• A.I. Dupont Children’s Hospital, Wilmington, DE
  • Mercy Children's Hospital, Kansas City, MO
  • Botswana-UPENN Partnership, Perelman School of Medicine, Philadelphia, PA
  • Merck & Co., North Wales, PA
  • Children’s National Health System, Washington D.C.
  • Duke Childrens, Raleigh, NC
  • Naval Medical Center, San Diego, CA
  • Maria Fareri Children’s Hospital, Westchester, NY
  • Epidemic Intelligence Service, Center for Disease Control and Prevention

How to apply

Our three-year fellowship seeks physicians who will have completed three years of training in an accredited residency program in Pediatrics. Prospective fellows wishing to pursue an accelerated research track after two years of pediatric residency are also considered. The Infectious Disease Fellowship Program participates in the Electronic Residency Application Service (ERAS). Please visit the ERAS website for an application.


The following information should be uploaded into this program:

  • Completed on-line ERAS application
  • Personal statement
  • At least three letters of recommendation
  • Dean's letter
  • Curriculum Vitae
  • Medical school transcript
  • If a graduate of a medical school outside the United States, Canada or Puerto Rico, valid ECFMG certificate or one that does not expire prior to the start of the fellowship
  • If not a citizen of the United States, copy of permanent resident card or copy of current, appropriate visa. CHOP will sponsor H1B Visas for select candidates.

The following are important dates in the application process:

  • July 1: First day that the ERAS system will accept an application for Infectious Disease Fellowship
  • July 15: First day that the fellowship program directors can view applications of prospective fellows
  • Our interview season typically opens after Labor Day and continues through the end of November

The fellowship director and division chief review all completed applications and select candidates to invite for in-person interviews. Interviews are typically one day in duration and last from 8 a.m. to 5 p.m. Interviewees will have an opportunity to meet with approximately 6-8 faculty members, have lunch with current fellows, and receive a tour of the Hospital and main campus.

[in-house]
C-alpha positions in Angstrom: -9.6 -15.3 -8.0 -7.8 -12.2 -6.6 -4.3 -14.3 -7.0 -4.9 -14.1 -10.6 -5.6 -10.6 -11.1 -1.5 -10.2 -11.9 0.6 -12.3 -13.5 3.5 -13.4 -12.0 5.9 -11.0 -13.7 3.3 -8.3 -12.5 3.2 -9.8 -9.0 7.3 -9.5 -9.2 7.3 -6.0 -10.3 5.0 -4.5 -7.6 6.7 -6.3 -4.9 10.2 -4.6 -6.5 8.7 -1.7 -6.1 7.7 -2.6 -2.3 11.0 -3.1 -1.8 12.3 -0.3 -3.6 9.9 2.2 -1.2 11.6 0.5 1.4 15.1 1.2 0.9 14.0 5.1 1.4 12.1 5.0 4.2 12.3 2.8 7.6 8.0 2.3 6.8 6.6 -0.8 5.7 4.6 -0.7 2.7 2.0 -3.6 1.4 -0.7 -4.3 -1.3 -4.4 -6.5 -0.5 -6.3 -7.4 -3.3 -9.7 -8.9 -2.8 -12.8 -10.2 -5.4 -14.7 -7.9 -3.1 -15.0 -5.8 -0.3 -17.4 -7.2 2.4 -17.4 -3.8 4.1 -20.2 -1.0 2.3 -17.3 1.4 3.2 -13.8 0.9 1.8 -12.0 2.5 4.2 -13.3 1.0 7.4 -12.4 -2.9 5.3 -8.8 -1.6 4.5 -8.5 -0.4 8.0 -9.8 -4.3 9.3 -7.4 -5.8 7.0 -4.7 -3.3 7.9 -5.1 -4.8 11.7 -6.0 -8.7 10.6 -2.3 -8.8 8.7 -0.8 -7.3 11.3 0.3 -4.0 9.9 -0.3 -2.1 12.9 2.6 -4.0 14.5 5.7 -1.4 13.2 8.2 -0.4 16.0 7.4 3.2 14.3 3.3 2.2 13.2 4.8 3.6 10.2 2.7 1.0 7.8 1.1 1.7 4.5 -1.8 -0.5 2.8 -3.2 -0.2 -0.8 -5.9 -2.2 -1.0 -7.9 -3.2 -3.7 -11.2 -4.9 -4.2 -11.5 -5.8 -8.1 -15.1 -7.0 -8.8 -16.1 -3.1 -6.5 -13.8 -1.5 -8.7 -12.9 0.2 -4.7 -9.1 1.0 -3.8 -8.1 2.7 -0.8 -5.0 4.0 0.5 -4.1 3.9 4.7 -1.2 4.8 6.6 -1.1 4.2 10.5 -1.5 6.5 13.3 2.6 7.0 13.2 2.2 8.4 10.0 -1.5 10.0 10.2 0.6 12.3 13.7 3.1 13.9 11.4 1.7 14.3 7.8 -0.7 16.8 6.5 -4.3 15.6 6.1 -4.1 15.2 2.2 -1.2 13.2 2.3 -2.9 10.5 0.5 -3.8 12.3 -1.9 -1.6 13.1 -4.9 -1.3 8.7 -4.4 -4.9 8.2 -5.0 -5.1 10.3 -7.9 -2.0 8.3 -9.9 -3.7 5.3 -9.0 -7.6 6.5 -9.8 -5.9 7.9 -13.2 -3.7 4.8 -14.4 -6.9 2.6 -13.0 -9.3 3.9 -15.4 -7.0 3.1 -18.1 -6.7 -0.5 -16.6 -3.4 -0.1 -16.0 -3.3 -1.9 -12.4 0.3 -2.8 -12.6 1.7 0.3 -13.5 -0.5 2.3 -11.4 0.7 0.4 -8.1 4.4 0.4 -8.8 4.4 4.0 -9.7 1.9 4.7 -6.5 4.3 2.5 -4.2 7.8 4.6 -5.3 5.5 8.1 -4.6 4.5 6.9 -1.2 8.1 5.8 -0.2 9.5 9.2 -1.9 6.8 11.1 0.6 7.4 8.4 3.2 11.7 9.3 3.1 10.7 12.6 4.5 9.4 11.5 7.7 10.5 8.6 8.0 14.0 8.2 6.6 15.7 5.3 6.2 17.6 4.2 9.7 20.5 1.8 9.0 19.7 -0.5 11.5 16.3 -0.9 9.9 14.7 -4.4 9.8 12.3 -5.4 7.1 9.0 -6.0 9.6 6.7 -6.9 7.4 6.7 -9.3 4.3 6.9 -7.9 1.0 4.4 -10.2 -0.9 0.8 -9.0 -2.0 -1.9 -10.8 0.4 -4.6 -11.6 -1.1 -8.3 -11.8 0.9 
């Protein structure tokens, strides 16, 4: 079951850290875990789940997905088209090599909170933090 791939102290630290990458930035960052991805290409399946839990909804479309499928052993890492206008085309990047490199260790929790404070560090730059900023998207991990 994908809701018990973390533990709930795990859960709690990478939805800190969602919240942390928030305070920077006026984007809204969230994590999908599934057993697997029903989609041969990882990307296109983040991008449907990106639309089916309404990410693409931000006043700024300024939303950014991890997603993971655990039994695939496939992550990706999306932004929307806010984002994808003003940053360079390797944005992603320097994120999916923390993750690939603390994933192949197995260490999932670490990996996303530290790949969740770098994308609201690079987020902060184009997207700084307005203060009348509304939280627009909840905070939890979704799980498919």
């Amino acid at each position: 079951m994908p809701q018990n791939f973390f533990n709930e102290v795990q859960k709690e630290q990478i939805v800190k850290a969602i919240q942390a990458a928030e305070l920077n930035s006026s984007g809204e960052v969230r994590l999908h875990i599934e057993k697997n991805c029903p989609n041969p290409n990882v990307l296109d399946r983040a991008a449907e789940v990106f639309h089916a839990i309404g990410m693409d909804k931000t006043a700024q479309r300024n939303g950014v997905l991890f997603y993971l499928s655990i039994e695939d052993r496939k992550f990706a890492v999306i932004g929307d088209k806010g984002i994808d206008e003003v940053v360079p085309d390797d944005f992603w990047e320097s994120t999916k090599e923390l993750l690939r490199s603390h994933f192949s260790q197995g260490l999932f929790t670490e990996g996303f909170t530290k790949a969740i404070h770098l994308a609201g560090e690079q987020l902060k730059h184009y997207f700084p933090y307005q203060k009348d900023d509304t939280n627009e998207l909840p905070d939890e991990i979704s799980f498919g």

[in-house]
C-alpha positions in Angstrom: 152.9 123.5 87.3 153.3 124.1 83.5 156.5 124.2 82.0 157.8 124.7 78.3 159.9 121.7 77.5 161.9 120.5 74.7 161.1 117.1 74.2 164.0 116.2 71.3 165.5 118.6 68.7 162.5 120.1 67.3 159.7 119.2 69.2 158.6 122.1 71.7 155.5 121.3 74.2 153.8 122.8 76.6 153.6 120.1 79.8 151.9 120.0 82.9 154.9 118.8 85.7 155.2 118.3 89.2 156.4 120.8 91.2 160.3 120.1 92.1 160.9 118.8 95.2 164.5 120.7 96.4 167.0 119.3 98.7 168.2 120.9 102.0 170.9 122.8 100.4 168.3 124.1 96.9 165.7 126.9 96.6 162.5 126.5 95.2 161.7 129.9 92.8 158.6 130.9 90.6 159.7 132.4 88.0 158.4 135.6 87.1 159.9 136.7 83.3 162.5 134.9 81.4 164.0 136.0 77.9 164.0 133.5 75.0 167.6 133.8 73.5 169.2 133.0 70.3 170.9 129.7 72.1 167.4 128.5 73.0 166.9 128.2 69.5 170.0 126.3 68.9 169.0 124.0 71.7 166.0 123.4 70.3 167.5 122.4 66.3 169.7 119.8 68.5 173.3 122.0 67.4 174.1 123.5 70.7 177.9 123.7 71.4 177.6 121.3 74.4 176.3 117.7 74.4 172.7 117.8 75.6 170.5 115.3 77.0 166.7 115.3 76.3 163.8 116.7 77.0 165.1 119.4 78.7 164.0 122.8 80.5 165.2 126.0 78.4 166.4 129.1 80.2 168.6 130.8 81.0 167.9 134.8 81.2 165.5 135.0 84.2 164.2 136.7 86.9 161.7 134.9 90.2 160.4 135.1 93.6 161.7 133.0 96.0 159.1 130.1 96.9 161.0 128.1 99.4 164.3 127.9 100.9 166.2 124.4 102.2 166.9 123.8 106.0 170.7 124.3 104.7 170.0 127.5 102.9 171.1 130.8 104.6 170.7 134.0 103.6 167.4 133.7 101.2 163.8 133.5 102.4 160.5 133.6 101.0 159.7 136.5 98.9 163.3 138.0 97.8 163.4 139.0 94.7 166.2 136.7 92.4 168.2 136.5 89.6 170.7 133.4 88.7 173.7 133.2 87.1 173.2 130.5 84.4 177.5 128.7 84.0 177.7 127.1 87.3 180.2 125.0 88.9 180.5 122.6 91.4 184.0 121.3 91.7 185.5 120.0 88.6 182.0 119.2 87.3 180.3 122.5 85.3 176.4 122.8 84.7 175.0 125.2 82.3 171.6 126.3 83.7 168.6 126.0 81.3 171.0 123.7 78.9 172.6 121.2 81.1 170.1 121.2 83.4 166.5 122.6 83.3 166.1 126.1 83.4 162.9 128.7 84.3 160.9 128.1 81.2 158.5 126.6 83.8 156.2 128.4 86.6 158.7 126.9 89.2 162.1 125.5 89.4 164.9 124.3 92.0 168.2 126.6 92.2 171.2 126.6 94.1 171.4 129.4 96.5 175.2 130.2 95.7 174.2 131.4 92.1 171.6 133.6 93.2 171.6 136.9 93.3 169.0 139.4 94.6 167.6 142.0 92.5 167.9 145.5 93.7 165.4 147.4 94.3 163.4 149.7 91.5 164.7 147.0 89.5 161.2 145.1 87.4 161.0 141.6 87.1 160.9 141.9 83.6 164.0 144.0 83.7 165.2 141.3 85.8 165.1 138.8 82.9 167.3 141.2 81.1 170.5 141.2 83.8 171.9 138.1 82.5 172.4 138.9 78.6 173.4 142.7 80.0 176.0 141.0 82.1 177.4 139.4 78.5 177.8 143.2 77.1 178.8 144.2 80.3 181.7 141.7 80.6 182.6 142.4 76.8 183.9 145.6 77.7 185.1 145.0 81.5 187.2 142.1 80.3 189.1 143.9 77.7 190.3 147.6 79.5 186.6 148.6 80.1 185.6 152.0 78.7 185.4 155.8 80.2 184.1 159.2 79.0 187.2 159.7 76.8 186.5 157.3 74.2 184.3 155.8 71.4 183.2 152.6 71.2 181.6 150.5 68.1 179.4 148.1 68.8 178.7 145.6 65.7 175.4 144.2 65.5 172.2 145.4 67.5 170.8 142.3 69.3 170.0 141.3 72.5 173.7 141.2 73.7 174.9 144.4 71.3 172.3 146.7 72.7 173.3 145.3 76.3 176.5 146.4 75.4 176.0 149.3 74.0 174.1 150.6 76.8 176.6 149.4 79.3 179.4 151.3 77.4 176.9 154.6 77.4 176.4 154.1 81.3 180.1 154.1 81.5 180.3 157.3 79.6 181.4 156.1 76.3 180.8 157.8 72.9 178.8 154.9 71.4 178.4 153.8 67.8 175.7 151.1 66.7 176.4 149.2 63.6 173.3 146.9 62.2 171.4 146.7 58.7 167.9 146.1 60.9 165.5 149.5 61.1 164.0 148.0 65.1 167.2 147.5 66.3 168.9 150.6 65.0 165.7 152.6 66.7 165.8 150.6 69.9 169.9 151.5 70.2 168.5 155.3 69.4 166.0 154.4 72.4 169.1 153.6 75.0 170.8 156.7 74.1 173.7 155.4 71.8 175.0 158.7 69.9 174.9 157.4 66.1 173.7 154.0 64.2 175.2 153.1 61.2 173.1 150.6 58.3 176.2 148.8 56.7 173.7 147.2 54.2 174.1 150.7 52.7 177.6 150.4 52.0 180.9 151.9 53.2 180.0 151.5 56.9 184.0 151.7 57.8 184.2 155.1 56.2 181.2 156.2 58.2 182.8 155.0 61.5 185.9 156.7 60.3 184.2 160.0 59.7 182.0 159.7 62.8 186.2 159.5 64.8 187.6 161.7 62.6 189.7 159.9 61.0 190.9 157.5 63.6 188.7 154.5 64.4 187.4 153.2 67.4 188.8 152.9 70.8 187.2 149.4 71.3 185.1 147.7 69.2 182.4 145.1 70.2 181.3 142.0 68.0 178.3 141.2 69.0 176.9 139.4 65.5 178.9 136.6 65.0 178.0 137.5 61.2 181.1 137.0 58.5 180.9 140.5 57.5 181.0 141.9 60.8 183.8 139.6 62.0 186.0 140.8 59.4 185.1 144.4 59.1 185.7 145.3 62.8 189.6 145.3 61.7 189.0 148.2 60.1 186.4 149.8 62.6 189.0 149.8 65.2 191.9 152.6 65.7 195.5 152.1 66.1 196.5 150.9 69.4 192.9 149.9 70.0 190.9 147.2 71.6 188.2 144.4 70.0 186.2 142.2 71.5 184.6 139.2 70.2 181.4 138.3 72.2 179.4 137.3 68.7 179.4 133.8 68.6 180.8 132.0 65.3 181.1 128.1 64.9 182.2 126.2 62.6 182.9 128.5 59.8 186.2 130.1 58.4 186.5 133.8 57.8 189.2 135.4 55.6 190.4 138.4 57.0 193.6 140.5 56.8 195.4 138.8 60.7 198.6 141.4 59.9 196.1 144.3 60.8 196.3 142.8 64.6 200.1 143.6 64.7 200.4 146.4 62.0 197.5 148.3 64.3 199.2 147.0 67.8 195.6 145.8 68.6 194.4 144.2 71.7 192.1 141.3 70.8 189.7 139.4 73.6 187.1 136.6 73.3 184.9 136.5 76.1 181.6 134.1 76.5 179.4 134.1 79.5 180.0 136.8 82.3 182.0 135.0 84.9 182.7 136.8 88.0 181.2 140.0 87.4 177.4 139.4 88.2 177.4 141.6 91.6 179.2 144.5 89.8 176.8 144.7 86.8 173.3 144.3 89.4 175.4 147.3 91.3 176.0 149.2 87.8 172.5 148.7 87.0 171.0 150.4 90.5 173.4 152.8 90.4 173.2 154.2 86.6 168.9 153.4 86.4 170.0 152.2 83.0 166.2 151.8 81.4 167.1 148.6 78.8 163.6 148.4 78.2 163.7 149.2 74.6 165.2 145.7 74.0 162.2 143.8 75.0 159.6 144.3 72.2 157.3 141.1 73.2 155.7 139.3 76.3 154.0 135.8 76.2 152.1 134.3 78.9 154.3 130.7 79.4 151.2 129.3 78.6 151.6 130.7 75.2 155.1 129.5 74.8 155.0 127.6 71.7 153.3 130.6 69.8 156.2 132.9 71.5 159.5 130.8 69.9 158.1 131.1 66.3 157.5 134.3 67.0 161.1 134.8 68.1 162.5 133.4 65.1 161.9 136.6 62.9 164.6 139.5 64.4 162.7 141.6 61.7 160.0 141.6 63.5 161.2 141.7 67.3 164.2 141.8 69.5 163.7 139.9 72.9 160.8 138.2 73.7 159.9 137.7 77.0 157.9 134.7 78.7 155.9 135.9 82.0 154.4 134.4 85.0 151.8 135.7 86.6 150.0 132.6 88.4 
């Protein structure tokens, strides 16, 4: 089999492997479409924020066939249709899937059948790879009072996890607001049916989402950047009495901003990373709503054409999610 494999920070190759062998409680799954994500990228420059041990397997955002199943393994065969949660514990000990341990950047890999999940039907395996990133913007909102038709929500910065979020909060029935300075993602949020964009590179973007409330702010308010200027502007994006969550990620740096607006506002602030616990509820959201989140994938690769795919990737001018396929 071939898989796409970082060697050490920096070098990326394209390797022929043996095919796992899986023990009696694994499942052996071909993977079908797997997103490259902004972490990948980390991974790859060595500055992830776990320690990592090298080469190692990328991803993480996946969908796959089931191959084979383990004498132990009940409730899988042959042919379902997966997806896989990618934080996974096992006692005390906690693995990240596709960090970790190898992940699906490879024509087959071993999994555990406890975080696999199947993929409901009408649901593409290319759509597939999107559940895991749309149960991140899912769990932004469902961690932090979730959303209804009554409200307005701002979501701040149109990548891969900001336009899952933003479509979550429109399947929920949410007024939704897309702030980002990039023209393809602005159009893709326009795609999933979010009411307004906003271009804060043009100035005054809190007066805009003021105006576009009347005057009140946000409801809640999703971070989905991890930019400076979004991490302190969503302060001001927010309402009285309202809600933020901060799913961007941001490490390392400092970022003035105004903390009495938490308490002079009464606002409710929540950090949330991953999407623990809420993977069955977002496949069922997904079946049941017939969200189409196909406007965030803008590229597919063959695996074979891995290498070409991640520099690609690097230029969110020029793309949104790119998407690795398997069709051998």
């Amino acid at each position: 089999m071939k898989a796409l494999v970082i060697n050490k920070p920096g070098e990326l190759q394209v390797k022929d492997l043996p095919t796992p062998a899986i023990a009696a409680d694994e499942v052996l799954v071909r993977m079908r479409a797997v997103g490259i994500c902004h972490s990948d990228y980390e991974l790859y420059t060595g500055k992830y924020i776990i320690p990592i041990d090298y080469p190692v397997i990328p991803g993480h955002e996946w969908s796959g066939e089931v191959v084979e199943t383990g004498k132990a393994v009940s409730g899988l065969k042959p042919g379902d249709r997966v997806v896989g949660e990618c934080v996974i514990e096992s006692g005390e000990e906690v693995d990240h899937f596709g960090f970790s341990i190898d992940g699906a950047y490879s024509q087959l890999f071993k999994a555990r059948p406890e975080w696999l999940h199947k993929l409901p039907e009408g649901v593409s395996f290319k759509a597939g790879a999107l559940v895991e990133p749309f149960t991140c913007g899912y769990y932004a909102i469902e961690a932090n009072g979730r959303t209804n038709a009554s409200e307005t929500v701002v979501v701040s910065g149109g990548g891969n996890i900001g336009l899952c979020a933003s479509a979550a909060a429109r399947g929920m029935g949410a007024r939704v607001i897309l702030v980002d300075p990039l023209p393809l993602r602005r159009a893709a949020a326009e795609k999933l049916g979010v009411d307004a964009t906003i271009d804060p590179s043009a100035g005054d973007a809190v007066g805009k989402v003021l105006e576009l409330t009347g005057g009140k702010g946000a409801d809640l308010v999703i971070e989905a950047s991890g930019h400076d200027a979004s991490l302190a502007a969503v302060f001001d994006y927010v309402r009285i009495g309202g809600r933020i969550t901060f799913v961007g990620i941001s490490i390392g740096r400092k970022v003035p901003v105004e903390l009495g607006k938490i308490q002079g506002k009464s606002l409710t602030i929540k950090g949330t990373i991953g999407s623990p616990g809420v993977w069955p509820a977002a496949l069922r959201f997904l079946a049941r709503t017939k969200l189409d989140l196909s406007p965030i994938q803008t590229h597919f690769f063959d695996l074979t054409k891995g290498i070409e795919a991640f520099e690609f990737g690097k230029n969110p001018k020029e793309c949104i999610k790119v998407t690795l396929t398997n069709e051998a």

The Pediatric Infectious Disease Fellowship Program participates in the National Resident Matching Program (NRMP). Please visit the NRMP website for more information.


COVID-19 update: Virtual fellowship interviews for 2020 applicants

A note to our prospective fellowship applicants from program leadership:

Thank you for your interest in pediatric infectious diseases, an incredibly diverse and rewarding specialty. As evidenced by the ongoing COVID-19 pandemic, pediatric infectious diseases physicians have never been more important nor their duties more diverse. This pandemic has highlighted the wide array of career paths available to a pediatric infectious diseases’ specialist; everything from clinical care, disaster planning, infection prevention and control, antimicrobial and diagnostic stewardship, immunology, microbial pathogenesis, vaccine development, epidemiology and public health, public relations, and social determinants of health. We need you to join this exciting profession and we are committed to helping you find your particular niche within it.

The Pediatric Infectious Diseases Society (PIDS), the PIDS Training Programs Committee, and pediatric infectious diseases program directors understand that the 2020-2021 fellowship application season falls during a complex time. We also understand that some anticipated infectious diseases clinical and research elective rotations may not have been pursued, anticipated research projects may not be completed, and previously envisioned letters of recommendation may not materialize. We assure you that we will be mindful of these realities when reviewing applications.

Therefore, we strongly encourage anyone who is considering applying for pediatric infectious diseases fellowship to apply during this application cycle. In order to ensure that the recruitment process is fair, equitable, and socially responsible, all pediatric infectious diseases fellowship interviews for the 2021- 2022 academic year will only be offered virtually.

We look forward to meeting you and getting to know your interests within our rewarding and ever-changing subspecialty.

Tobacco-free hiring policy

To help preserve and improve the health of our patients, their families and our employees, The Children’s Hospital of Philadelphia has a tobacco-free hiring policy. This policy applies to all candidates for employment (other than those with regularly scheduled hours in New Jersey) for all positions, including those covered by the Collective Bargaining Agreement.

Job applicants who apply after July 1, 2014, will be expected to sign an attestation stating they’ve been free of nicotine or tobacco products in any form for the prior thirty (30) days. They will also undergo a cotinine test as a part of the Occupational Health pre-placement drug screen administered after the offer of employment has been accepted but before the first day of hire.


Exemptions: Attending physicians (excluding CHOP physicians in the Care Network), psychologists, principal investigators and/or Penn-based faculty are exempt from this process to better align with our colleagues at the University of Pennsylvania Perelman School of Medicine.


More information

To learn more, please contact Patrice Sport, fellowship training program coordinator, at 215-590-2017 or by email.

Attn: Patrice Sport, Pediatric Infectious Disease Fellowship Coordinator
3615 Civic Center Boulevard
Abramson Research Building
Room 1202
Philadelphia, PA 19104